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    $\begingroup$ Good point about the average human running speed.It is not about how high you can jump, but how fast you can run. $\endgroup$
    – Maxter
    Jan 23, 2020 at 18:01
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    $\begingroup$ @Maxter Humans utilize gravity while running, I doubt that the running speed on Earth is comparable to running speed on Deimos. $\endgroup$
    – JiK
    Jan 23, 2020 at 18:29
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    $\begingroup$ That would make for a great new question. I think it could even be higher on Deimos. $\endgroup$
    – Maxter
    Jan 23, 2020 at 18:32
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    $\begingroup$ Re which specific points on Phobos the escape velocity is below the average human's running speed? Presume it has mountains or something. SpaceEx.SE: Would it be possible to “fall off” Phobos? $\endgroup$
    – smci
    Jan 23, 2020 at 19:07
  • $\begingroup$ @Maxter running is a sequence of jumps anyway. The less gravity, the more prominent become jumps (see Apollo videos or just try to walk underwater) $\endgroup$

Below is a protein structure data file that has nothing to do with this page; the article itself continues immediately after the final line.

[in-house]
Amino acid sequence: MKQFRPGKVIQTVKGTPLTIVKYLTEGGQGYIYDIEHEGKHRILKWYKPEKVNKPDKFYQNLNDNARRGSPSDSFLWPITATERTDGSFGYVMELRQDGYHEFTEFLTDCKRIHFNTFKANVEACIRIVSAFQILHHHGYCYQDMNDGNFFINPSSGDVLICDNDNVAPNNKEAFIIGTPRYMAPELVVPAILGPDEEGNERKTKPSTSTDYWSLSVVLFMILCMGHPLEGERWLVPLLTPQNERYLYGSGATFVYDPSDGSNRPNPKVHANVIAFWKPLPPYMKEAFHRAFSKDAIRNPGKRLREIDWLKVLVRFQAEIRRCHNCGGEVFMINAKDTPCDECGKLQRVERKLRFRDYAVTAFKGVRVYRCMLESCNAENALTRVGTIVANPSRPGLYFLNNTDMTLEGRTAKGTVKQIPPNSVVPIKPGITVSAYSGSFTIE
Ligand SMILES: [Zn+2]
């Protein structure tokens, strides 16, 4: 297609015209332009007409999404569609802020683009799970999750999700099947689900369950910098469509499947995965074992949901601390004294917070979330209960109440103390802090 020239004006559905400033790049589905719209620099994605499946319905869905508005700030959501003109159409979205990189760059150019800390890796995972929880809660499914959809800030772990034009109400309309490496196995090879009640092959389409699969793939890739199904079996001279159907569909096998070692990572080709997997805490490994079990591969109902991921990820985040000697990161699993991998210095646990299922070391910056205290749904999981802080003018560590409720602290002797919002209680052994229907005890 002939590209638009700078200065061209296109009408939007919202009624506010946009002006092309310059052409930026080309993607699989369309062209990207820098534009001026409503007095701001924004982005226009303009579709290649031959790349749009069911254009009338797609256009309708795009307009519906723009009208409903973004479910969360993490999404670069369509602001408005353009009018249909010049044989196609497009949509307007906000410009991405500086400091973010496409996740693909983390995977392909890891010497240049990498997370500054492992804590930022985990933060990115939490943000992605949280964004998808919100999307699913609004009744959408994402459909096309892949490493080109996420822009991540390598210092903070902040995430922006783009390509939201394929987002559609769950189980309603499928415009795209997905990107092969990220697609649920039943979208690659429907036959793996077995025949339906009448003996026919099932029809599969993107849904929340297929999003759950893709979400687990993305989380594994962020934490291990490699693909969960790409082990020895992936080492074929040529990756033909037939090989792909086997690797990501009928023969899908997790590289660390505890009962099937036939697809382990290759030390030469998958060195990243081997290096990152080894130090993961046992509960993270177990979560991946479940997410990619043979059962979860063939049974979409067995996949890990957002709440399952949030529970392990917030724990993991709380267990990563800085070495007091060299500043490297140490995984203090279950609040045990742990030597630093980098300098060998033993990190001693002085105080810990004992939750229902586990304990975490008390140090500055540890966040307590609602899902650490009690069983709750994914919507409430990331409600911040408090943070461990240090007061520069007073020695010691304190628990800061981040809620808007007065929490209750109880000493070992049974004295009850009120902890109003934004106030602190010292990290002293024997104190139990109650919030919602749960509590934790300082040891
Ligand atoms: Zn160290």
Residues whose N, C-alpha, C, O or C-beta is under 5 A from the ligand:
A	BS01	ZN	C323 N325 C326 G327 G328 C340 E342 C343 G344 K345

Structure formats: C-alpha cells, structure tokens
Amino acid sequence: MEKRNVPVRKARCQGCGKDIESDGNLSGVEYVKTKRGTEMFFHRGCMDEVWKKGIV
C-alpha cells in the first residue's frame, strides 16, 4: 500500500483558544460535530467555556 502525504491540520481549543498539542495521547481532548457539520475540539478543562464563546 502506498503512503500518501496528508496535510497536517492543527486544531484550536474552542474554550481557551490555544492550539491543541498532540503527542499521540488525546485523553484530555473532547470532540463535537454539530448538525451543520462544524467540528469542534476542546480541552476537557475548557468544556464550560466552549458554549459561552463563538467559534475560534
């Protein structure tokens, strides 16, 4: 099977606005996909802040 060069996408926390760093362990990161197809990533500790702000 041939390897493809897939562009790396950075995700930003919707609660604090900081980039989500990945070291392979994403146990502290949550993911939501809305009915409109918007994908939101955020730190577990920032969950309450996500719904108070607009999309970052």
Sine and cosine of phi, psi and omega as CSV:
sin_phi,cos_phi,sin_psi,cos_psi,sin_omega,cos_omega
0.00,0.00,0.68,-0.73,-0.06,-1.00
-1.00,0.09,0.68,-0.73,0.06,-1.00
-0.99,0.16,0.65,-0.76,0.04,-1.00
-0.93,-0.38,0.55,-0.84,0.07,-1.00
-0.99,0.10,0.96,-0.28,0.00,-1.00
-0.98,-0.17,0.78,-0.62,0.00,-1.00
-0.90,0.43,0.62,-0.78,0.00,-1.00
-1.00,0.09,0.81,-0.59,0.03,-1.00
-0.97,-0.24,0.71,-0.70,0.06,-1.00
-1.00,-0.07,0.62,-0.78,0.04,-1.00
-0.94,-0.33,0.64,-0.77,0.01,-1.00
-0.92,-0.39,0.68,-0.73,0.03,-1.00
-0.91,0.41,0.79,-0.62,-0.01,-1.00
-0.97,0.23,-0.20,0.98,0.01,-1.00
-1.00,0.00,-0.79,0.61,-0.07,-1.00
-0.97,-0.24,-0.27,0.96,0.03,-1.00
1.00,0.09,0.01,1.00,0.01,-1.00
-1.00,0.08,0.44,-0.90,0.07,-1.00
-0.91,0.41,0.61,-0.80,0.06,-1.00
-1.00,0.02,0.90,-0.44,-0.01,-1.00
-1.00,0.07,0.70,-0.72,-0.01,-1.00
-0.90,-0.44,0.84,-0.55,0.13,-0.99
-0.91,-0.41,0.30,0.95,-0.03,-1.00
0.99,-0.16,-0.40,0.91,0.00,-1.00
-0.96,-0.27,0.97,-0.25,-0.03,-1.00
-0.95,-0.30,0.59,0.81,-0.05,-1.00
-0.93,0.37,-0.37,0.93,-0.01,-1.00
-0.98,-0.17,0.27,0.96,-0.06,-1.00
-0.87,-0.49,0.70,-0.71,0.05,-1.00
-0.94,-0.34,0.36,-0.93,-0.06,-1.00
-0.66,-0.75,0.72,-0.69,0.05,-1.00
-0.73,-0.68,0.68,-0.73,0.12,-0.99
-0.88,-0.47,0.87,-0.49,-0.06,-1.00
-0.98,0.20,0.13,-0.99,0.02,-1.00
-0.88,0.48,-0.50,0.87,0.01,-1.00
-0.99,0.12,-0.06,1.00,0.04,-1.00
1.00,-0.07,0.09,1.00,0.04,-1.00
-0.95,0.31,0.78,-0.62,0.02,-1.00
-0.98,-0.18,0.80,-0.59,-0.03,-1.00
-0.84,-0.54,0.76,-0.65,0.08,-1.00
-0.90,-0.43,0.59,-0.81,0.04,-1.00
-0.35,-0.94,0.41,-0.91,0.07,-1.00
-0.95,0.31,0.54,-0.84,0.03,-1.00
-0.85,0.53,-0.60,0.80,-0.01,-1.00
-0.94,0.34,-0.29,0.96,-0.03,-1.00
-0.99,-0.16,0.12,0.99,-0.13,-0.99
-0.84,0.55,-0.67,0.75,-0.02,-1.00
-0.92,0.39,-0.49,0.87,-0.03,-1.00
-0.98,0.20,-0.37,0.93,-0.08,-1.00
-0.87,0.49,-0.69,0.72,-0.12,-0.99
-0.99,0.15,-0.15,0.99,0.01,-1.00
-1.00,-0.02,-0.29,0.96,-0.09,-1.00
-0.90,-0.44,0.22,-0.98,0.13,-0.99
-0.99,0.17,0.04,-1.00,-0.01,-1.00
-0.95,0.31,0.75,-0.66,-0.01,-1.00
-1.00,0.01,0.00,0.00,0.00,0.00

– fraxinus
    Jan 24, 2020 at 9:15

Almost certainly, yes, although no such body has been identified.

Normally to self-round a body needs to be far too big for a human to jump off. However, there's another possibility--a body that melted. Consider a very dirty sun-grazing comet. The ices burn off, but suppose it goes so close that the rocks themselves experience surface melting. (The pass will be too fast to melt all the way through.) High points melt and flow down. After many passes you'll get something that is basically round. The smaller the body the faster it will be rounded this way.

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    $\begingroup$ The "melting" poing needs some thinking. You cannot have liquid without pressure (read: atmosphere). At low enough pressure (space vacuum is pretty much enough) solids skip the liquid phase and sublimate. $\endgroup$
    – fraxinus
    Jan 24, 2020 at 9:18
  • $\begingroup$ In fact there are several issues with your proposition: as already written a small amount of ice close enough to the sun would have sublimated quite rapidly instead of melting. Furthermore, it is very difficult to keep a round shape if the body is not massive enough. You need to reach hydrostatic equilibrium which requires a certain mass. Even Mimas hasn't reached it. It looks round but it isn't actually. see en.wikipedia.org/wiki/Hydrostatic_equilibrium#Planetary_geology $\endgroup$ Jan 24, 2020 at 16:40
  • $\begingroup$ @fraxinus The low temperature liquids have substantial vapor pressures, but I'm talking about the heavy stuff. $\endgroup$ Jan 25, 2020 at 5:15